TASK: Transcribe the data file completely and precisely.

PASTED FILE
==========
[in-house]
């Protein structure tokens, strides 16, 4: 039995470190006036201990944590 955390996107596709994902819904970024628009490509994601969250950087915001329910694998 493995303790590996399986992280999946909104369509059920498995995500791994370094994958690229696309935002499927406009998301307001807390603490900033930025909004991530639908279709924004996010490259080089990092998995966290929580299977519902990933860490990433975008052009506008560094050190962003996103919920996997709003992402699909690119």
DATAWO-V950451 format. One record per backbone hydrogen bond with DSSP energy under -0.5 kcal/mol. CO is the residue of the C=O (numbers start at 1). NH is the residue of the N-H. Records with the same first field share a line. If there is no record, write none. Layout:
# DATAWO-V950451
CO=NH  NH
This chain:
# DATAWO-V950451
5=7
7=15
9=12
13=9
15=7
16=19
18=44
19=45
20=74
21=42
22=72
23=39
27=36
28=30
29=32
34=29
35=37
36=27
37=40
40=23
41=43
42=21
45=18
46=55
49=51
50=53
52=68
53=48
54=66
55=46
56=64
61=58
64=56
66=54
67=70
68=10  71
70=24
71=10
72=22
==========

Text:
[in-house]
């Protein structure tokens, strides 16, 4: 039995470190006036201990944590 955390996107596709994902819904970024628009490509994601969250950087915001329910694998 493995303790590996399986992280999946909104369509059920498995995500791994370094994958690229696309935002499927406009998301307001807390603490900033930025909004991530639908279709924004996010490259080089990092998995966290929580299977519902990933860490990433975008052009506008560094050190962003996103919920996997709003992402699909690119």
DATAWO-V950451 format. One record per backbone hydrogen bond with DSSP energy under -0.5 kcal/mol. CO is the residue of the C=O (numbers start at 1). NH is the residue of the N-H. Records with the same first field share a line. If there is no record, write none. Layout:
# DATAWO-V950451
CO=NH  NH
This chain:
# DATAWO-V950451
5=7
7=15
9=12
13=9
15=7
16=19
18=44
19=45
20=74
21=42
22=72
23=39
27=36
28=30
29=32
34=29
35=37
36=27
37=40
40=23
41=43
42=21
45=18
46=55
49=51
50=53
52=68
53=48
54=66
55=46
56=64
61=58
64=56
66=54
67=70
68=10  71
70=24
71=10
72=22